Last time, we talked about abstraction on the other side. When tests cannot treat a system as a black box, they need to look inside. Or behind. Once that happens, the abstraction is broken. This time, I want to talk about a specific kind of testing – UI component testing, which may look like unit testing, but because of abstraction issues, can lead to test failure, and not the kind we like. We still need to understand the other side.

Plain Ol’ UI Component Testing

For years in desktop applications, checking components was simple (but not easy). In order to test a component, you treated it like an object, with interface and state. If you wanted to test it in isolation from its environment, you needed to provide it with a test container.

For example, if you had a component including a label, text box and a button, you’d put that on a form, that would be its container. Then you’d locate and operate the internal controls, and check their effect on either the component or the container.

Why simple? Because if the button changed its label, and you wanted to check the new label, you’ll find that button, and ask what its label property is. Or query the component, if it exposed it.

If it was exposed through methods, properties and events, we don’t need to look at it. Simple state checking, which we really like in tests. Because that’s abstraction at its best – only exposing what’s needed, and minimizing breakage.

In The Event Of Broken Abstraction

Then there are events. The standard way a component interacts with its container, is through events. Events are just a fancy name for functions on an interface. We don’t want the component to know each and every possible container at compile time, so we give it an interface to shoot events. The containers implement that interface. That’s true also for the test container, and when the the component raises an event, the container “knows”. We can query it for what happened, or what was passed to it. We call it – testing the event.

It’s not abstraction at its best. We know what we need to find, and what to look for. Unless the component exposes the internal state, we rely on finding controls inside it. Any change in structure, identification or text may break. With common IDEs and languages, signature changes can be known, if not automatically refactored. So at least in that aspect, while abstraction is not complete (to say the least), it is possible to bypass some fragility issues between code and tests.

Now let’s go a-webbing.

UI DOM Component Testing

Before component frameworks, life was simple (not easy, not at all). We developed full web pages, and needed to test them whole, as they are. We still have the full-web automation tools, that automate browsers and pages. Selenium, Cypress, Playwright – All take the same ideas of locators and state for testing. Sort of.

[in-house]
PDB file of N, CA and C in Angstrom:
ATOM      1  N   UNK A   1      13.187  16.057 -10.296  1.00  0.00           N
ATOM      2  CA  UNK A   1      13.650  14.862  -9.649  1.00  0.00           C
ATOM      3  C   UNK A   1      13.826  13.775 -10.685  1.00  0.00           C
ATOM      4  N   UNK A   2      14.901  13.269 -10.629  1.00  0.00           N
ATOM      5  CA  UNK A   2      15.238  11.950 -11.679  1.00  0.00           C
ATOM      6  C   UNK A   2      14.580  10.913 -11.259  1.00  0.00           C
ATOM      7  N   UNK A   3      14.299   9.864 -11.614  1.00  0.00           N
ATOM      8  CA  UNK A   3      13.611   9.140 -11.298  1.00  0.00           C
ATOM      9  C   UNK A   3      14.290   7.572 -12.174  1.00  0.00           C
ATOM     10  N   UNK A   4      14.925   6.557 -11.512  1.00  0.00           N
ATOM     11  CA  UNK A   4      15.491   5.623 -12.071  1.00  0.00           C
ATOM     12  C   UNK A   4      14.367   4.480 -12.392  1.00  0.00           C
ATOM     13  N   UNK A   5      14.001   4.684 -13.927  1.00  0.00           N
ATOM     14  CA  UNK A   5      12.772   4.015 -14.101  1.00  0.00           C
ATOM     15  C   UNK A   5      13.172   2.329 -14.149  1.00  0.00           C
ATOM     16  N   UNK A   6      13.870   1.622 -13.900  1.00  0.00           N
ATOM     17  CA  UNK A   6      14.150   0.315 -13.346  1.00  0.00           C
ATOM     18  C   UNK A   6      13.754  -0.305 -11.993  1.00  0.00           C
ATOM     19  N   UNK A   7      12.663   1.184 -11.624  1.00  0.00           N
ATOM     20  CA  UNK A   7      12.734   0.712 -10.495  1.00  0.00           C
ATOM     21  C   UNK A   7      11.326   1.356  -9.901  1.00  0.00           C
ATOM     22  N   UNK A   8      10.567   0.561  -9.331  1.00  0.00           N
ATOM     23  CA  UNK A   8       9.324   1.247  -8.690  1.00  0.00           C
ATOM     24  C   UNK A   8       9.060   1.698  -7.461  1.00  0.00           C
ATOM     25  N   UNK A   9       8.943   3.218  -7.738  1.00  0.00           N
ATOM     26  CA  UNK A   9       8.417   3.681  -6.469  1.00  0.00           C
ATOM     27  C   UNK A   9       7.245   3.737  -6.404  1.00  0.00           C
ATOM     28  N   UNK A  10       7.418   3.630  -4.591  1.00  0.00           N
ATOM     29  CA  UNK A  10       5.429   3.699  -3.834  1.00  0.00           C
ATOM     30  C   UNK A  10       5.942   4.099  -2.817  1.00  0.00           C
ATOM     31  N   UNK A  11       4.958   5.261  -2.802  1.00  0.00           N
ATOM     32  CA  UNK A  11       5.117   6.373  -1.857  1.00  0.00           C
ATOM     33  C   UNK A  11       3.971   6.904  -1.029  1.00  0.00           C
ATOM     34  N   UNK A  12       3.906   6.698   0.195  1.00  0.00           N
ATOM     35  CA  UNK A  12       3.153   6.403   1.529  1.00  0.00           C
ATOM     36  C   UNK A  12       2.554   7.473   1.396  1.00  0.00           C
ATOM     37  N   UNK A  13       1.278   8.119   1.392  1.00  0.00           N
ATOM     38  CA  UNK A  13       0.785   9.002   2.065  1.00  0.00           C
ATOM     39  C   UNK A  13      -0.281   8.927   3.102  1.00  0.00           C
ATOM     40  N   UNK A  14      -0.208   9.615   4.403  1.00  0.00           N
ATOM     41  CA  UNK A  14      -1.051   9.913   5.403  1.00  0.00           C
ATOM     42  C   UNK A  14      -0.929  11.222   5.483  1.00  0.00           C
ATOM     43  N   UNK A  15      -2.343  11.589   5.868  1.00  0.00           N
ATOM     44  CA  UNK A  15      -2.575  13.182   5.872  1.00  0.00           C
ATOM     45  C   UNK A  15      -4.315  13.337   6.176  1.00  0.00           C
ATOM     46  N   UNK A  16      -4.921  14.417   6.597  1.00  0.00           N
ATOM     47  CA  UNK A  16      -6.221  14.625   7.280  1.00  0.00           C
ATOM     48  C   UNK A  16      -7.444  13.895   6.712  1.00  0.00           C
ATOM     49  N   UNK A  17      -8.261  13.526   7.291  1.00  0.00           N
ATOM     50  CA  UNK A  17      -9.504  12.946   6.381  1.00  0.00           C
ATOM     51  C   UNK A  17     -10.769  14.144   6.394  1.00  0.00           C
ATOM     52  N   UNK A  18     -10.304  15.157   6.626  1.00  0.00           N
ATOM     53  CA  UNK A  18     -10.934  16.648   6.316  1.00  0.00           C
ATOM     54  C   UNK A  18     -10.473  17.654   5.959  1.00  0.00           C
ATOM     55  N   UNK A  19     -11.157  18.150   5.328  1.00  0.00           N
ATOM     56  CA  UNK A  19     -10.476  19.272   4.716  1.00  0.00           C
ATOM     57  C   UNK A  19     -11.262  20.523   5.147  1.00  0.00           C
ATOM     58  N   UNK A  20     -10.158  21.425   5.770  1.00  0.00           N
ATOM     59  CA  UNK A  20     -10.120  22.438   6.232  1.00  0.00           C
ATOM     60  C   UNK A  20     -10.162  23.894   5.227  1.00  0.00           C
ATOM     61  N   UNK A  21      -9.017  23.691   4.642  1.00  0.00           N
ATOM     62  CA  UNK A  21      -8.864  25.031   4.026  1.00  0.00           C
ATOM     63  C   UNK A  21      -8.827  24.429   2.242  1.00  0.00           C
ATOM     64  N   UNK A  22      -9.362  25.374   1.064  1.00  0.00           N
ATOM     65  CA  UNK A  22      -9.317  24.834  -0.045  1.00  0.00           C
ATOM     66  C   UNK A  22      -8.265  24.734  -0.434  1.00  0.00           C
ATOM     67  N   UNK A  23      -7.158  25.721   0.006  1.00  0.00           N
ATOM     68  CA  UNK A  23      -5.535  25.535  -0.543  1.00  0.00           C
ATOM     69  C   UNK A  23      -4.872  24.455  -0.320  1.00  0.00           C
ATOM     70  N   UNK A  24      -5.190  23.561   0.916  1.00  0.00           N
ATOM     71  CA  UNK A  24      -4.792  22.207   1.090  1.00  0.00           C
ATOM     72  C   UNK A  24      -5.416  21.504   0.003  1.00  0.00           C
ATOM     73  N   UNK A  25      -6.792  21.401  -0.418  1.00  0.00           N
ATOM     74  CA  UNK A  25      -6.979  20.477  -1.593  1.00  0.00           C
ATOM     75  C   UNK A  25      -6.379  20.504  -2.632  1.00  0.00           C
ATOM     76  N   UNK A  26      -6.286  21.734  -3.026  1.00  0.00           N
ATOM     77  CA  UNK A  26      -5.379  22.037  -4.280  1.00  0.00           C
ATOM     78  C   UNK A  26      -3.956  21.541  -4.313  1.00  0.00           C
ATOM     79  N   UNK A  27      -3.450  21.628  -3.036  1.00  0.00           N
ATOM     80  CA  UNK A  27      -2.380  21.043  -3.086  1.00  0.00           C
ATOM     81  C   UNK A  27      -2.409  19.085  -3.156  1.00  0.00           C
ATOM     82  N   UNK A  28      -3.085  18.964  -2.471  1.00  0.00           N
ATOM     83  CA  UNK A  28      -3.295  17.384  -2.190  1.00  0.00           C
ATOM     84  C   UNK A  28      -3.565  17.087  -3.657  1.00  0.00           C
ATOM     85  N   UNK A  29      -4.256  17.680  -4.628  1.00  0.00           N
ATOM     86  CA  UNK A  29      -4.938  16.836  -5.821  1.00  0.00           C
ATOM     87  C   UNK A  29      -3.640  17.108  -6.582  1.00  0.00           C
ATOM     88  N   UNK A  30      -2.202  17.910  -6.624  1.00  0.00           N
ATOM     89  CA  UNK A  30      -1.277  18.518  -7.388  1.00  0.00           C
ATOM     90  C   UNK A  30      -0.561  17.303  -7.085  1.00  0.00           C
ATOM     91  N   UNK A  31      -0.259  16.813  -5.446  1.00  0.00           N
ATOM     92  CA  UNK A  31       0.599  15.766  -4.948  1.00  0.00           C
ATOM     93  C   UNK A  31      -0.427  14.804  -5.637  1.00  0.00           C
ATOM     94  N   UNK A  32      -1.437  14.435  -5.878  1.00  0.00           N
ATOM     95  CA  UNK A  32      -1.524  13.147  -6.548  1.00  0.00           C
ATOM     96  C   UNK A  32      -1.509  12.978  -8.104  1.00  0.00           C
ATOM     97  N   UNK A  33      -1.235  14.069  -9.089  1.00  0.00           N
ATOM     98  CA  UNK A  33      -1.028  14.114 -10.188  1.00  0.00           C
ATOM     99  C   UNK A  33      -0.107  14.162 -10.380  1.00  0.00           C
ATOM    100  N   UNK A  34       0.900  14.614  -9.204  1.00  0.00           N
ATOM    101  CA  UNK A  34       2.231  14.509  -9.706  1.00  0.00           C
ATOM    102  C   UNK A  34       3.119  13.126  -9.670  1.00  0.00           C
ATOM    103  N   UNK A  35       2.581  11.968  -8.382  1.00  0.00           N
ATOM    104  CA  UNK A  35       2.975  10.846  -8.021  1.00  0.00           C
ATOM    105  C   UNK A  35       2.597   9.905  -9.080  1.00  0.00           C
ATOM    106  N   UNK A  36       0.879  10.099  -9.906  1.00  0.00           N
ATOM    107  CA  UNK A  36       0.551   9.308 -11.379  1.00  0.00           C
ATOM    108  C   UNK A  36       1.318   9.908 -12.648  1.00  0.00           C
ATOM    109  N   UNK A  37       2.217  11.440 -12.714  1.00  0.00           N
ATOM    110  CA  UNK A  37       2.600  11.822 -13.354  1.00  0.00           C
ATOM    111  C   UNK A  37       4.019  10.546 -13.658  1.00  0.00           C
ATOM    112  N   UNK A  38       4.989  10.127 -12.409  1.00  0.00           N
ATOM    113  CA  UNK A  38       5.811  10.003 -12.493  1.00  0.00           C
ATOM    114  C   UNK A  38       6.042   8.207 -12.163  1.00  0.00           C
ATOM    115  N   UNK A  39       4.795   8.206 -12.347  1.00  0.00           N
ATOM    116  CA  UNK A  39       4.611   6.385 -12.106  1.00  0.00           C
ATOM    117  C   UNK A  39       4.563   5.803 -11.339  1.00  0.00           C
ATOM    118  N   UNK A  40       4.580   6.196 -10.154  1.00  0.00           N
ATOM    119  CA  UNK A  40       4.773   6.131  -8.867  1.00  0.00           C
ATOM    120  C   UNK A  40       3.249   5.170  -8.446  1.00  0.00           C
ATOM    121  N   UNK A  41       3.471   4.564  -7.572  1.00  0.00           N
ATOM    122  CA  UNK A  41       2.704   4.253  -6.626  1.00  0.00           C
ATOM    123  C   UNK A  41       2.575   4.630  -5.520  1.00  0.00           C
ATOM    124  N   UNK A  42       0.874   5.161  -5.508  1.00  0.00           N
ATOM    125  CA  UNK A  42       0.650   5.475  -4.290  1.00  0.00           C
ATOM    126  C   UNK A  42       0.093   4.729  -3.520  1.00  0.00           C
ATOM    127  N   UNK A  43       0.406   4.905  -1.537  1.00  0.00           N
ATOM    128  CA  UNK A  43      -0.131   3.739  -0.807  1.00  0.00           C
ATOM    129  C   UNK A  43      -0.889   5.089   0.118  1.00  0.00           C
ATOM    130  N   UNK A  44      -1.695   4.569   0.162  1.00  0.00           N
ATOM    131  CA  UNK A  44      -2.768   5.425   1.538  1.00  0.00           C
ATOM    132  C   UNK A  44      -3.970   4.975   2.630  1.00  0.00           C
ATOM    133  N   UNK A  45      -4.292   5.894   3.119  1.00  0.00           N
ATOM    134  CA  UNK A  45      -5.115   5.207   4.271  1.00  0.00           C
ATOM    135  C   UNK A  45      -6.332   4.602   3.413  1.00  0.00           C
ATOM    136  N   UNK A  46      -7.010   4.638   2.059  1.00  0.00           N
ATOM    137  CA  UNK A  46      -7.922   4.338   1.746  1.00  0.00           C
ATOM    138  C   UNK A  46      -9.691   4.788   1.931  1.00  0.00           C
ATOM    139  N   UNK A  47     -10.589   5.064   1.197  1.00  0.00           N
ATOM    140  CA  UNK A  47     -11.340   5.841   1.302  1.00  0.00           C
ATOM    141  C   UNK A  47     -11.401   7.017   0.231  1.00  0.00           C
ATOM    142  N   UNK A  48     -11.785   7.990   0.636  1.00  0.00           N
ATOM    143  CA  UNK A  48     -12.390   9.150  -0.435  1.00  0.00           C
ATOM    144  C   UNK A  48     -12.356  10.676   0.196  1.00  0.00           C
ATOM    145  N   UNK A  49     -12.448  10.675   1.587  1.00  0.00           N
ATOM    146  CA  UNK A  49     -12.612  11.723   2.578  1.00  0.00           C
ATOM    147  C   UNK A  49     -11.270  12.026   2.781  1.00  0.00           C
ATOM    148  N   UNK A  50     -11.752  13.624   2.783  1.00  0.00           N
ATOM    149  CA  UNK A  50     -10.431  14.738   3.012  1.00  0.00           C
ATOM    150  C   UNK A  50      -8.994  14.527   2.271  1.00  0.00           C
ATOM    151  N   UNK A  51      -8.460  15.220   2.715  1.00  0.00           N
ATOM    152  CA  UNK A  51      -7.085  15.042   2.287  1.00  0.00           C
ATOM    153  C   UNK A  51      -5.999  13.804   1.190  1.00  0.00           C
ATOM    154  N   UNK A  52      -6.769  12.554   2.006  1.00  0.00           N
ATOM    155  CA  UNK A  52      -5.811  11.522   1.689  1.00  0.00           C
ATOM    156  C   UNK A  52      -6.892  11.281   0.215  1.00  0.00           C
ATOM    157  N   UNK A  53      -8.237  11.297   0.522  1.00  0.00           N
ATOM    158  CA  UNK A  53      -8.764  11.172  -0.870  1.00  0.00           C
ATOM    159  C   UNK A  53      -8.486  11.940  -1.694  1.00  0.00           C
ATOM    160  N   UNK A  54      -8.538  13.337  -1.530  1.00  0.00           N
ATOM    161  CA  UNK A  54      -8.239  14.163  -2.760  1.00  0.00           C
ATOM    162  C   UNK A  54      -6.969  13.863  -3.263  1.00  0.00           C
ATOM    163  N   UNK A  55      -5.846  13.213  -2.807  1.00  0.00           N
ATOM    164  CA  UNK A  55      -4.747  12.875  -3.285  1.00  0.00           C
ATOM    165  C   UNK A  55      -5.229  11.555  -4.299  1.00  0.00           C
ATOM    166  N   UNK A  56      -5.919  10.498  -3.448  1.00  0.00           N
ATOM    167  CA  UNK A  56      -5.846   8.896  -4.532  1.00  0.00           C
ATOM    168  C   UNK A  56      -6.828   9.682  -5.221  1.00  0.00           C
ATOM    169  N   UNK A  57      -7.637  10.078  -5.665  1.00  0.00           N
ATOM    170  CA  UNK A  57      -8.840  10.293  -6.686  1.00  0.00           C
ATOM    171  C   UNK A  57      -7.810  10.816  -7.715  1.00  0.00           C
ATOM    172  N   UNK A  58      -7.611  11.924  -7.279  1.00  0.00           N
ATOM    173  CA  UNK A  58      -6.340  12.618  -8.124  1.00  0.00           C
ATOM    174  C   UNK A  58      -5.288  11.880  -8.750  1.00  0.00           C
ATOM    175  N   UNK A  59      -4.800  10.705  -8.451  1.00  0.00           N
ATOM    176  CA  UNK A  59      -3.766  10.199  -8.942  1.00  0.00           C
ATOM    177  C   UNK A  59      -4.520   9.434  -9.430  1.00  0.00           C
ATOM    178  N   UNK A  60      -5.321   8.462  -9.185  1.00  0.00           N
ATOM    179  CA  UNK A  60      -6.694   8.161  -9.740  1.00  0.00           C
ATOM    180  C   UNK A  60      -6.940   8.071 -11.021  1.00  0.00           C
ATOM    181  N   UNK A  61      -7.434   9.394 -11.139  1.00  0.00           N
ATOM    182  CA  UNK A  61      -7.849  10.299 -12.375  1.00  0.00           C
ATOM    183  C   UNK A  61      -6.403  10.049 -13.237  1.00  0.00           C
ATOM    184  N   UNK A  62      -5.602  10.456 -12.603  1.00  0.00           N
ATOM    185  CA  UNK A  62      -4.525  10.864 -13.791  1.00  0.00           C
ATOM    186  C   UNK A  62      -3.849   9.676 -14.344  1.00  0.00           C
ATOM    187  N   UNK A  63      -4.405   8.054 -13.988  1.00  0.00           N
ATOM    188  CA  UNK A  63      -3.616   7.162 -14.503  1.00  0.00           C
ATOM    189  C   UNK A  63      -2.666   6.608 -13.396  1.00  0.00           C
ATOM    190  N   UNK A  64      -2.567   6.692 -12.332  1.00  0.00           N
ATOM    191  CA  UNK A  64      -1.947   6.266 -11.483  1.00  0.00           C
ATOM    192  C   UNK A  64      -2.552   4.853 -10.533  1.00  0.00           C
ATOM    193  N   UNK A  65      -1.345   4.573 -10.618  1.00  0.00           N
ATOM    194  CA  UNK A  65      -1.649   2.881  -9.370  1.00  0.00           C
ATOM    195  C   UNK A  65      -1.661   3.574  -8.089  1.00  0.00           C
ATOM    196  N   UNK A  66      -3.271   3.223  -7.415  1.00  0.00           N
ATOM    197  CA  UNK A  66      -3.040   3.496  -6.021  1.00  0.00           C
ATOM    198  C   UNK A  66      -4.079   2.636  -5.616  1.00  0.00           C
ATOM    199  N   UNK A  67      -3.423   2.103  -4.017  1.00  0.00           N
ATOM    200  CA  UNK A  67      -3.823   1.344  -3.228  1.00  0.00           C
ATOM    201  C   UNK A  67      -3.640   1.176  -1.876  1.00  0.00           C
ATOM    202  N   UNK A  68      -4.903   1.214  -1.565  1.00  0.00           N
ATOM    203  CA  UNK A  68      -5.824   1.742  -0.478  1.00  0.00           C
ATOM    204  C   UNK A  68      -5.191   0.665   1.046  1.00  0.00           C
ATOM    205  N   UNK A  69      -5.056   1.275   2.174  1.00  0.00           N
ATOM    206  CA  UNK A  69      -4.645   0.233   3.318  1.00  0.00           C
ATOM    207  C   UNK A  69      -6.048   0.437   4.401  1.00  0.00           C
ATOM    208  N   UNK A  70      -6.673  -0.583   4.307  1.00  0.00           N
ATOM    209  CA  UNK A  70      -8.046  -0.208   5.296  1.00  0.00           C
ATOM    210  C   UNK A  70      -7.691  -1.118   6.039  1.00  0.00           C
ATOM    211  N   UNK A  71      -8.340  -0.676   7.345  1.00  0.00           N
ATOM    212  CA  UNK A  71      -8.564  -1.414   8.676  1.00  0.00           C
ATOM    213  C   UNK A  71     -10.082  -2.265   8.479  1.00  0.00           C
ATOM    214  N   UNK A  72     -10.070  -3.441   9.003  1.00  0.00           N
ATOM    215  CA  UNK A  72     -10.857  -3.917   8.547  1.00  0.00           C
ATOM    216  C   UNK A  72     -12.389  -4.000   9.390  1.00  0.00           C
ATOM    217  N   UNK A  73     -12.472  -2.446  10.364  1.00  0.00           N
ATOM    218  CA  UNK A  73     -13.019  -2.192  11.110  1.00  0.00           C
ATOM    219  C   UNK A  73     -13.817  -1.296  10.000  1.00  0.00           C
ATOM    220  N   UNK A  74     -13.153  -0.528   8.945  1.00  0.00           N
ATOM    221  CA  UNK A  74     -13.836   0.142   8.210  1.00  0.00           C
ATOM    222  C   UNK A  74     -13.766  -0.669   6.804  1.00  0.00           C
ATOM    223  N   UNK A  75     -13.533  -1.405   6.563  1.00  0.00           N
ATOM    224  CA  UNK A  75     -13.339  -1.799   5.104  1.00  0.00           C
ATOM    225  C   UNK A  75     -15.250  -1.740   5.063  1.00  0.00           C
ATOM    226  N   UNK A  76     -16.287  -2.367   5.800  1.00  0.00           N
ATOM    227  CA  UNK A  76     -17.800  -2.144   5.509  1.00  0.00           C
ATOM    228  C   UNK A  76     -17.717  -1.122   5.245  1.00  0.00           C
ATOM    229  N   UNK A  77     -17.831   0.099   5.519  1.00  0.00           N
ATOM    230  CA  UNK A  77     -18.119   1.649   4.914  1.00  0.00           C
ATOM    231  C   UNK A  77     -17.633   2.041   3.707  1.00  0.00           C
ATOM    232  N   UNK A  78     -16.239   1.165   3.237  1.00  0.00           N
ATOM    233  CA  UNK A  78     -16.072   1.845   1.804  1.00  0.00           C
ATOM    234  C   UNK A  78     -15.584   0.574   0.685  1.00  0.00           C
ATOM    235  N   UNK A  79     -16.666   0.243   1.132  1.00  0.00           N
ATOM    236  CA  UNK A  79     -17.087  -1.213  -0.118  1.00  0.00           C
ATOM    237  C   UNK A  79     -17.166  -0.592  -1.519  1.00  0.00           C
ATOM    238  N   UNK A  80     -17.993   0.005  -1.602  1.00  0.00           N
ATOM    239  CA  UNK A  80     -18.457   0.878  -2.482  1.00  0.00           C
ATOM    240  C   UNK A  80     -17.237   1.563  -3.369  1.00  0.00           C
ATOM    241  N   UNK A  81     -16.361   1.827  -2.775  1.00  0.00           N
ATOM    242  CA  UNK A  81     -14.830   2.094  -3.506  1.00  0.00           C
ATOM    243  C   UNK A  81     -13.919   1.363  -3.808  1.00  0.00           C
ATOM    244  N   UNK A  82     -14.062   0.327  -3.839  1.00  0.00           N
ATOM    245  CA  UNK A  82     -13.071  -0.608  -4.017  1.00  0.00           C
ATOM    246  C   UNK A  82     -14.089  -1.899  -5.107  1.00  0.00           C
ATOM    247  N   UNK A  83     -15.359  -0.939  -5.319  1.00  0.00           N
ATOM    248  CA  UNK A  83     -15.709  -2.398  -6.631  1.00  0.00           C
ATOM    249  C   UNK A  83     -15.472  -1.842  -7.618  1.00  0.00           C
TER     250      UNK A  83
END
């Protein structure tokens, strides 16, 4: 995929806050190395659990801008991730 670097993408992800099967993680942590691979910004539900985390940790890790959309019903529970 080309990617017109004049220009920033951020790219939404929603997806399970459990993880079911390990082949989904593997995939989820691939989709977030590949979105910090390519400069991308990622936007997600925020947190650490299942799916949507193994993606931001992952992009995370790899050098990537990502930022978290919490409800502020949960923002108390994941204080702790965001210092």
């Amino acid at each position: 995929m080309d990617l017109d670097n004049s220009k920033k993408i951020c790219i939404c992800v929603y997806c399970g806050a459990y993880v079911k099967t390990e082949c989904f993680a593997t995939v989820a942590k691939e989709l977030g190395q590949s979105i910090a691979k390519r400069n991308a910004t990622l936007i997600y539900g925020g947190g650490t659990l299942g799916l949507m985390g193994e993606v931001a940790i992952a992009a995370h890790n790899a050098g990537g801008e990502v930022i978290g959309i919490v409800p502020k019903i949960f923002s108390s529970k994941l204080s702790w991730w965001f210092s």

Big set of pages are hard to develop, and test. So we have component testing frameworks, like React and Angular, and Vue.

With those frameworks, we also get testing tools, that act as containers for our components, like forms were for our desktop UI component controls. Angular even provides its own container, and calls it “test-bed”.

The idea is this. DOM components are not objects with state. They may look like it as you develop them, but they are transpiled to HTML and Javascript. And they come out as partial HTML. So first thing, we need to provide them with a container: A possible one is an HTML page.

Angular test-bed, or testing libraries for all component libraries do that too. The container allows us to locate elements and manipulate them. Locators are used to find HTML elements. However, the state is not like a property. At least not as we defined properties on a class. State is defined as the content of HTML elements and attribute. In fact, nothing is passed in or out, like “regular” invocation. It’s just the DOM changes. Testing libraries help us check and assert these values.

Testing and responding to events is the same technically. The container gives a function handler to the component, and the component invokes based on the resulting HTML. Then we can check if the function was called, and with which arguments.

While it looks like the techniques are the same, the DOM case is more complex because of the extra transpilation. The model of state and flow is different. The resulting DOM must be known and accessible to the test. So not much of abstraction there.

And just to prove that, here’s a short story.

Abstraction of justice

Here’s an example of an abstraction problem I ran into. I created a React component that contained a drop-down list. I originally used React Select , and wrote a couple of tests for my parent component. It required finding the containing element of the text, to check if the right value was shown.

Then I decided to move to Material UI components. I innocently assumed that a drop-down remains a drop down, so the text will be in the same place I looked for it before. Nope. The containing element was different and needed to be queried differently.

Now, this was a novice assumption, but it comes from how I perceive components in the compiled world. What it does come down to, is our perception of abstraction, and its impact on testing.

The lesson is that when we’re talking about abstraction in desktop component testing, we use a common system (like a framework, e.g. .net forms, JavaFx) to take care of the abstraction. Final bits are controls, properties and events. In the case of DOM components, abstraction is almost completely off the table. There’s direct coupling between the resulting DOM and the test.

But we can create our own abstraction. That’s next time.

Meanwhile, check out my “Testing React Components” or “Testing Angular Components” workshops. We still need to test, abstraction or not.


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